An extract from The Inward Investment and International Taxation Review, 11th Edition

Tax residence and fiscal domicile

i Corporate residence

The profits of a Nigerian company are deemed to accrue in Nigeria regardless of where they arise. Nigerian companies are therefore subject to CIT on worldwide profits. The profits of a non-resident company (NRC) are taxable in Nigeria to the following extent:

  1. the NRC has a 'fixed base' in Nigeria to the extent attributable to such base;
  2. the NRC habitually operates in Nigeria through a dependent agent who conducts business on its behalf, or who delivers goods or merchandise on its behalf from stock maintained in Nigeria, to the extent attributable to such activities;
  3. all the profit where the NRC executes a turnkey contract in Nigeria; that is, a single contract for surveys, deliveries, installation or construction;
  4. the adjustment made by the FIRS where NRC does business with a connected Nigerian company, and the FIRS considers the terms to be artificial or fictitious;
  5. the NRC transmits, emits or receives signals, sounds, messages, images or data of any kind by cable, radio, electromagnetic systems or any other electronic or wireless apparatus to Nigeria in respect of any activity, including electronic commerce, application store, high frequency trading, electronic data storage, online adverts, participative network platform, online payments, to the extent that the NRC has a 'significant economic presence' (SEP) in Nigeria (as the Minister of Finance may define); and
  6. the NRC provides technical, professional, management and consultancy services to a Nigerian resident, to the extent that the non-Nigerian company has SEP in Nigeria (as the Minister of Finance may define).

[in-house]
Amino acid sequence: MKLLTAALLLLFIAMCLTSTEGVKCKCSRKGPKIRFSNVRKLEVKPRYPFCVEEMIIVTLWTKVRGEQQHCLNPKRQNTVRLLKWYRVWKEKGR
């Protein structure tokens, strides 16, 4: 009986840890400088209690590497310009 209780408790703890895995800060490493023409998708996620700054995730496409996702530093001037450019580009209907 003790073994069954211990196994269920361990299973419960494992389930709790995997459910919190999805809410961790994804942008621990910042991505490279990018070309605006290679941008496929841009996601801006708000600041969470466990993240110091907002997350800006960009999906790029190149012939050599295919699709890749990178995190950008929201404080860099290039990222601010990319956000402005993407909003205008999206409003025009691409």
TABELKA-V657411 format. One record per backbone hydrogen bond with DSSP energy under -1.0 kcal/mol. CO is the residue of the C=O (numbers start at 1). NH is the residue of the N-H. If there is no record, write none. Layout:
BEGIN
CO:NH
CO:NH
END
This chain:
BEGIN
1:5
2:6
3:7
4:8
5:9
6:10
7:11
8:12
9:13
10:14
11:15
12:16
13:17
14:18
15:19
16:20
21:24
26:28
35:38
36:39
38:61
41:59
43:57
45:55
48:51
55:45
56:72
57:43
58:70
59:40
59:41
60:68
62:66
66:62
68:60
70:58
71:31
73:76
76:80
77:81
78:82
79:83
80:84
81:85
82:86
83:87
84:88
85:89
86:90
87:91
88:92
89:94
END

The Minister of Finance issued the Companies Income Tax (Significant Economic Presence) Order, 2020 on 29 May 2020 (the SEP Order) which became effective on 3 February 2020, stipulating what would constitute SEP for NRCs.

In respect of the first instance, the SEP Order provides that a non-Nigerian company would have an SEP in Nigeria (Digital SEP) if any one of the following circumstances is present:

  1. where the NRC's turnover from Nigeria in an accounting year is more than 25 million naira or its equivalent in any other currency;
  2. where the NRC uses a Nigerian domain name or registers a website in Nigeria; or
  3. where the NRC has a purposeful and sustained interaction with persons in Nigeria by customising its digital page or platform to target persons in Nigeria, including reflecting the prices of its products or services in naira or providing options for billing or payment in naira.

Where an NRC has a Digital SEP, a Nigerian resident paying such an NRC is required to deduct and remit withholding tax (WHT) of 5 per cent. The WHT is an advance payment of the ultimate CIT liability of such an NRC.

Regarding the second instance, the SEP Order provides that an NRC would have an SEP in Nigeria where it receives any payment from a Nigerian resident or a Nigerian fixed base or an agent of an NRC for the provision of technical, professional, management and consultancy services. Such a payment attracts WHT of 10 per cent, which is the final tax in respect of the payment.

ii Branch or permanent establishment

In determining the fiscal residence of a non-Nigerian company incorporated in a country that has a double taxation treaty with Nigeria, the applicable concept is that of 'permanent establishment', which such treaties define as a fixed place of business through which the business of an enterprise is carried on. However, a permanent establishment will generally not include facilities used solely for the purpose of carrying on an activity of a preparatory or auxiliary nature, or for the storage, delivery or display of goods or merchandise of a non-resident company. The FIRS directed that all non-resident companies are to file income tax returns taking effect from tax year 2015.